AILA provides a series of 12 charts comparing President Biden’s accomplishments one year after entering office with the comprehensive recommendations AILA presented to the president.View All
AILALink puts an entire immigration law library at your fingertips! Search the AILALink database for all your practice needs—statutes, regs, case law, agency guidance, publications, and more.
AILA Doc. No. 17050433 | Dated April 27, 2017
From the perspective of the owner of a small immigration law firm, hiring a new attorney or other staff members to support the growth of your business can seem daunting. Particularly if your firm is new to expansion, you might feel like you don't even know where or how to begin. But bringing on new talent can be a smooth process as long as employers have the tools they need to achieve their desired results. Here are a few ideas to help you get started:
Having the right people on your team makes an enormous impact on your results - in the case of an immigration firm, that means positive client relationships and outcomes. Identifying your firm's most critical needs and crafting a job description that is specific and results-oriented will help you find the candidate you want. According to The Management Center, "Most hiring mistakes occur not simply because managers select the wrong person, but because they don't have the right candidate pool to select from to begin with. The more energy you spend on building your pool of candidates, the more likely you'll be to have a diverse pool of high performers." This same concept can be applied to law firms. Spend the time you need developing a job description that will yield a pool of high performers from which you can choose. Once you have done this, you are one step closer to finding the right fit for your firm.
Employees should be seen as an investment in your firm's growth and future success. When employers think about compensation, they often do so only from a financial standpoint. Today's employees, especially millennials, are looking for employment opportunities that are not just financially lucrative, but also flexible, fulfilling and impactful. Make sure your recruiting demonstrates that your firm fits that description to attract the best talent! There are many ways to provide attractive perks to your employees that are cost-effective such as flexible work start times, business casual dress policy, options for working remotely, 4-day work weeks (with longer work hours each day) and generous paid time off offerings. Remember, employees who are fulfilled professionally will show up and perform!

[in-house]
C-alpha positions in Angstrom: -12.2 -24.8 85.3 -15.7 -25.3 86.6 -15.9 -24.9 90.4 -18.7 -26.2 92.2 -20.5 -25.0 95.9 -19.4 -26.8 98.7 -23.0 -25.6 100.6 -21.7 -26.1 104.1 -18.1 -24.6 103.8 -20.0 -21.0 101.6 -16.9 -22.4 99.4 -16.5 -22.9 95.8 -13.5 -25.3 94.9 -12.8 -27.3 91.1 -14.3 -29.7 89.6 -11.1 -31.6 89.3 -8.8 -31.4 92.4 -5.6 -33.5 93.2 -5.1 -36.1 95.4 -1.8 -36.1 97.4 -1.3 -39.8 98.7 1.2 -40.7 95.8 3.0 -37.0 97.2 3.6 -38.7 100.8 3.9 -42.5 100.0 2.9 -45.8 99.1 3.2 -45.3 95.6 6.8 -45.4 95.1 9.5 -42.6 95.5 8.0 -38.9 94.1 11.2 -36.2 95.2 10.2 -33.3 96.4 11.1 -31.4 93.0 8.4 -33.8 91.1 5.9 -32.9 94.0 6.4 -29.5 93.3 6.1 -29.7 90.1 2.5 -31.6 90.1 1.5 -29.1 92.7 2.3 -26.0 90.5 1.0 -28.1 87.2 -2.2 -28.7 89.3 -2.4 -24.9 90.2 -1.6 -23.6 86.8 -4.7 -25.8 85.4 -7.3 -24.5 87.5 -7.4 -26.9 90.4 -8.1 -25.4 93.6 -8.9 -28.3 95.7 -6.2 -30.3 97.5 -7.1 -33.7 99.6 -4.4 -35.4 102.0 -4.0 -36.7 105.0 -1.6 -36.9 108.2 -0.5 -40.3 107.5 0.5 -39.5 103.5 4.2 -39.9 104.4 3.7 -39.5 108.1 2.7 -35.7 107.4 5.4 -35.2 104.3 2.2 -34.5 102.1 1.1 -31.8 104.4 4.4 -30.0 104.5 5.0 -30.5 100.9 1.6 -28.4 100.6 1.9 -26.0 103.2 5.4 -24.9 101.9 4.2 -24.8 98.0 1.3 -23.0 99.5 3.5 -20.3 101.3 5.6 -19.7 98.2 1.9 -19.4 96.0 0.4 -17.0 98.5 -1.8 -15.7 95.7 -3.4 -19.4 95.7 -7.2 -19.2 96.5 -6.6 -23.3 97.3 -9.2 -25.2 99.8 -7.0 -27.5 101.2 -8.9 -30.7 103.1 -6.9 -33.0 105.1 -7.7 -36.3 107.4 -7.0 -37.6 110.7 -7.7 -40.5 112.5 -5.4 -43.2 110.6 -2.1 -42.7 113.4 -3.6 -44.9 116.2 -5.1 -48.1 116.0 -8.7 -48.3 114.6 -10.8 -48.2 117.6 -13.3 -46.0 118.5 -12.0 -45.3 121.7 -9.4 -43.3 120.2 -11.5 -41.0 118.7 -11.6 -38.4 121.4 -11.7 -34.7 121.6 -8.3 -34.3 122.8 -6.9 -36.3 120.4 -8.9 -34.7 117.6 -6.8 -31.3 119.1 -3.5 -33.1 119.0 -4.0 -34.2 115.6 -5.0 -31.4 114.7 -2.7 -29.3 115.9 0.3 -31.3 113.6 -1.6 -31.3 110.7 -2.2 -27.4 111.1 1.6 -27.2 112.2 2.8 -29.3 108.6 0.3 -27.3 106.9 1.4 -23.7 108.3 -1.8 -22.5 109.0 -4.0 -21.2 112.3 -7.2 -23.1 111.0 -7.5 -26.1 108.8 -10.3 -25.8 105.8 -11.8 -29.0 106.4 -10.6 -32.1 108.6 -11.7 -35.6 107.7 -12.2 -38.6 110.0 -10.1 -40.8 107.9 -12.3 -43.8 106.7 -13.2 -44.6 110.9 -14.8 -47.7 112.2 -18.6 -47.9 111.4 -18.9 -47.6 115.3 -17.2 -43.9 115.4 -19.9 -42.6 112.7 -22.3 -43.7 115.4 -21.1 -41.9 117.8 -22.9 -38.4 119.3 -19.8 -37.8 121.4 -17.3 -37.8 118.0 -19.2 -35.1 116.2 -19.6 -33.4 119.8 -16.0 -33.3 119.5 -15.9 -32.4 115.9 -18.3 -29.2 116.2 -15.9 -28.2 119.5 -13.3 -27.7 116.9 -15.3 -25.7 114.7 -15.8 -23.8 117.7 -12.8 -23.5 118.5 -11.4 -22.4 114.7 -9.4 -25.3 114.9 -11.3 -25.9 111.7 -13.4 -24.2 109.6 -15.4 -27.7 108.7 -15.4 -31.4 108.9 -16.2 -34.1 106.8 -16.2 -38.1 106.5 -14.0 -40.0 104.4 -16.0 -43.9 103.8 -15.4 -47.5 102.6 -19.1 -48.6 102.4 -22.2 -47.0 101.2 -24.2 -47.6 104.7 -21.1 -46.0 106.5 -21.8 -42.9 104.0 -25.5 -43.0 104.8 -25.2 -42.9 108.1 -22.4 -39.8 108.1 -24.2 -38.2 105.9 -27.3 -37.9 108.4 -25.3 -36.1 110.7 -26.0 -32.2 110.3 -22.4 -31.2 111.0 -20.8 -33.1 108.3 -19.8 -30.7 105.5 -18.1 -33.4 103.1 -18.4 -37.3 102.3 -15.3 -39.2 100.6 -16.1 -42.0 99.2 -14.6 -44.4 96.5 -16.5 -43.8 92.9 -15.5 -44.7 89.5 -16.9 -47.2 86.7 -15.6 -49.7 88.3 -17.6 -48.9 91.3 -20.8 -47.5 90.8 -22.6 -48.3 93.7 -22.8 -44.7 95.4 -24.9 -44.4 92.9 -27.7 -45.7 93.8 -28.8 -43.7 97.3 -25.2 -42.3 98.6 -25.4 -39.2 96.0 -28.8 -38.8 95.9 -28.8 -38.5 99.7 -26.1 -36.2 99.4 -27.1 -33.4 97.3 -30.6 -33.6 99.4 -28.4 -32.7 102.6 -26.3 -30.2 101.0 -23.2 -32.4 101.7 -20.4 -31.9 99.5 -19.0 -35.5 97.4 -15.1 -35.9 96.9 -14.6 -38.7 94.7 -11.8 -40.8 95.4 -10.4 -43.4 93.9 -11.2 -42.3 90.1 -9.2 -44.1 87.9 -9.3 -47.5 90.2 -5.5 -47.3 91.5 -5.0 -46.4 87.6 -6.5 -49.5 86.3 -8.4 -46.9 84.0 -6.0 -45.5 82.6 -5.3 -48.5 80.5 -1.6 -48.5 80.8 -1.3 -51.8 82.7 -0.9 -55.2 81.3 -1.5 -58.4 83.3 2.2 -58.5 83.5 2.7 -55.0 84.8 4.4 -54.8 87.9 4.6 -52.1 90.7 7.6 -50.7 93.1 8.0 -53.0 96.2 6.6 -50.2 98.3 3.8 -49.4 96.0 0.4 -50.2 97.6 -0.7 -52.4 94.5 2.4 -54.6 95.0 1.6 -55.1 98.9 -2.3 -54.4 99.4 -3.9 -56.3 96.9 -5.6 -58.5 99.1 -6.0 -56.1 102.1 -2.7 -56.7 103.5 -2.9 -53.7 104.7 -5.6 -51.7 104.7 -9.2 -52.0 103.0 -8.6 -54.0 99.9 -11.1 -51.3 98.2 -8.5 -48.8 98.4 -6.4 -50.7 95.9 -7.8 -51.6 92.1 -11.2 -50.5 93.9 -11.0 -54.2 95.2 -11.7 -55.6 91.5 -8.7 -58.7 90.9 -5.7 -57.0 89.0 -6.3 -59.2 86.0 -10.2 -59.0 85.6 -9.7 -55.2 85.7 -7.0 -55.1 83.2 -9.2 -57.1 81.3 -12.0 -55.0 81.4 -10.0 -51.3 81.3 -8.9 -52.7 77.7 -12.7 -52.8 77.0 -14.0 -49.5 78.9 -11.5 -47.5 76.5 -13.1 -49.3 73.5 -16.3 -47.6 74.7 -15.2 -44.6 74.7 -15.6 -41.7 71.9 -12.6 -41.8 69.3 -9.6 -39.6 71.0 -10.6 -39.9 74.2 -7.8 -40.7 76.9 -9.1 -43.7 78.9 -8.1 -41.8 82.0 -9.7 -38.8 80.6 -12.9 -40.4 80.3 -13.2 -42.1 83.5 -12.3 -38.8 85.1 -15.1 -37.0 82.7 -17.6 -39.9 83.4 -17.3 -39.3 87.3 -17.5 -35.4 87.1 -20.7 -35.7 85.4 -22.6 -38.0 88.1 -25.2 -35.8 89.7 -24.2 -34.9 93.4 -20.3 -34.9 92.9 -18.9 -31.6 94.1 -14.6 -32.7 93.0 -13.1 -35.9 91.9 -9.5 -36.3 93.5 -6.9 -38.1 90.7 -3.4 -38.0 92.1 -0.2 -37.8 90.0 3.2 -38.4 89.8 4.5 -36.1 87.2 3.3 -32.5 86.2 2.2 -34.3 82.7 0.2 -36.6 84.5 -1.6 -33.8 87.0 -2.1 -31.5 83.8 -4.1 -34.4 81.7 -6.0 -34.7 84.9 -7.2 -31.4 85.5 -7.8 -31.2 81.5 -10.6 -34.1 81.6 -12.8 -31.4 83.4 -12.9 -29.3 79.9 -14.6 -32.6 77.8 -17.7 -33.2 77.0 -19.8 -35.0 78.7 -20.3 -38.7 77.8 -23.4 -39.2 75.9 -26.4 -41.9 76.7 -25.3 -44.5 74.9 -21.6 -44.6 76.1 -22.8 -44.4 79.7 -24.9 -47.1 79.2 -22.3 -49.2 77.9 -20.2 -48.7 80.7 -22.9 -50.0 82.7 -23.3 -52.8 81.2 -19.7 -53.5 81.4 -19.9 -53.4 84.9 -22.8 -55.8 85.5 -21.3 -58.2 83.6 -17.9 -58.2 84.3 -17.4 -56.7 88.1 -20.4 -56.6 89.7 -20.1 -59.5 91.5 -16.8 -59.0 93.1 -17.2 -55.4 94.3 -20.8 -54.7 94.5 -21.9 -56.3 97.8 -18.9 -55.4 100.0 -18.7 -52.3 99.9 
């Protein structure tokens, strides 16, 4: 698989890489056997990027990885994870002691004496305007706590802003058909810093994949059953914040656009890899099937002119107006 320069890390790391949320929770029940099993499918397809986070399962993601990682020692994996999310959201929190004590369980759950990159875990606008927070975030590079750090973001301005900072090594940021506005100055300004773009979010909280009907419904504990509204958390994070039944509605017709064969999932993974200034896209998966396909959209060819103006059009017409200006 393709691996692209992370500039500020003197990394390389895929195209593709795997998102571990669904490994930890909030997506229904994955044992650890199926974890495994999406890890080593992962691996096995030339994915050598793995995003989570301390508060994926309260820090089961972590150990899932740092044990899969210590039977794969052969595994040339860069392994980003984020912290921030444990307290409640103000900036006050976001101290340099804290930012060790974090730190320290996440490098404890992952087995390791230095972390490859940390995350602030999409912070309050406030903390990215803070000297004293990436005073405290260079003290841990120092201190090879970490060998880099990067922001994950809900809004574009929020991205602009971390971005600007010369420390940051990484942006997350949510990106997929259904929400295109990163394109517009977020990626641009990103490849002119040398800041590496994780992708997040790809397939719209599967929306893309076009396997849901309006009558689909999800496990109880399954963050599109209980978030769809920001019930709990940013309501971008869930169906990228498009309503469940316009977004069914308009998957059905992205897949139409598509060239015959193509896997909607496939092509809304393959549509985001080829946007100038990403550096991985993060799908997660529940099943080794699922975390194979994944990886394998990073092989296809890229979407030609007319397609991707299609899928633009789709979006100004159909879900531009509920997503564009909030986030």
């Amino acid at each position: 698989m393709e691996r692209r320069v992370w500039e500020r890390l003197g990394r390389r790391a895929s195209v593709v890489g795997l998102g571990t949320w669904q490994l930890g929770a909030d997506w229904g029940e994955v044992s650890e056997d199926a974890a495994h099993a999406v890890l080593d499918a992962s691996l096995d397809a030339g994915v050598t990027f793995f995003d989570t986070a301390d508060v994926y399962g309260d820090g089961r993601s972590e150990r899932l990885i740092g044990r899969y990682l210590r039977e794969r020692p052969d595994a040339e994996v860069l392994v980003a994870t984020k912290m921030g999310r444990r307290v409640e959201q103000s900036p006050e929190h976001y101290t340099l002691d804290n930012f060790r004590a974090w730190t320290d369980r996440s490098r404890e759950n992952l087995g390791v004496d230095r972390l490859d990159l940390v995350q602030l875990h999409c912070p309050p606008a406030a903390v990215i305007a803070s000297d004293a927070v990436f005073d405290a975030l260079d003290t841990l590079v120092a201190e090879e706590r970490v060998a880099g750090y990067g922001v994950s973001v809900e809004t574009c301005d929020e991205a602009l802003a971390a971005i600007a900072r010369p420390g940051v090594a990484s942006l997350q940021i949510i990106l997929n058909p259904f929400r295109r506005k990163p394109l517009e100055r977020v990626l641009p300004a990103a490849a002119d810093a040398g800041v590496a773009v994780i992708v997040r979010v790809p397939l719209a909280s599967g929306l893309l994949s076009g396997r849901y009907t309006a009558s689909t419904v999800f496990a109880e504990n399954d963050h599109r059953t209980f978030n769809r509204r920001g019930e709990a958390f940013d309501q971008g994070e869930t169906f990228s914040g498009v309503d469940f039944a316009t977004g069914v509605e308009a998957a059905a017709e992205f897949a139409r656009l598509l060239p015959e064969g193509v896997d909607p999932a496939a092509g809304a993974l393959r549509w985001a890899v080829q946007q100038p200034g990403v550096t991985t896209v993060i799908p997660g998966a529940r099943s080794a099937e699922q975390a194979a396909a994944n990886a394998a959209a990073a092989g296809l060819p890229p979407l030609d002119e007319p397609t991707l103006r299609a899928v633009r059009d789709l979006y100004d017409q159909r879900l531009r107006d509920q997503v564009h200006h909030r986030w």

As a new hire, there is a learning curve that will inevitably take place within the first few months. Although expanding the capacity of your firm by hiring a new associate will mean it is necessary to set aside some of your time for training and mentoring, investing this time in the beginning to walk your new employee through office functions, expectations, and the firm's vision for growth and success will demonstrate to your new hire that she is an important contributor on your team. This early investment helps to manage expectations on both sides and set the relationship up for open communication and positive client outcomes. Ultimately, taking the time to get to nurture the development of new employees will save you the headache of dealing with frequent turnover or underperformance.
For more tips and suggestions on navigating the hiring and compensation process, take a look at this article on creating and sustaining compensation packages written by AILA's Practice Management Committee.
Cite as AILA Doc. No. 17050433.
American Immigration Lawyers Association
1331 G Street NW, Suite 300
Washington, DC 20005
Copyright © 1993-
American Immigration Lawyers Association.
AILA.org should not be relied upon as the exclusive source for your legal research. Nothing on AILA.org constitutes legal advice, and information on AILA.org is not a substitute for independent legal advice based on a thorough review and analysis of the facts of each individual case, and independent research based on statutory and regulatory authorities, case law, policy guidance, and for procedural issues, federal government websites.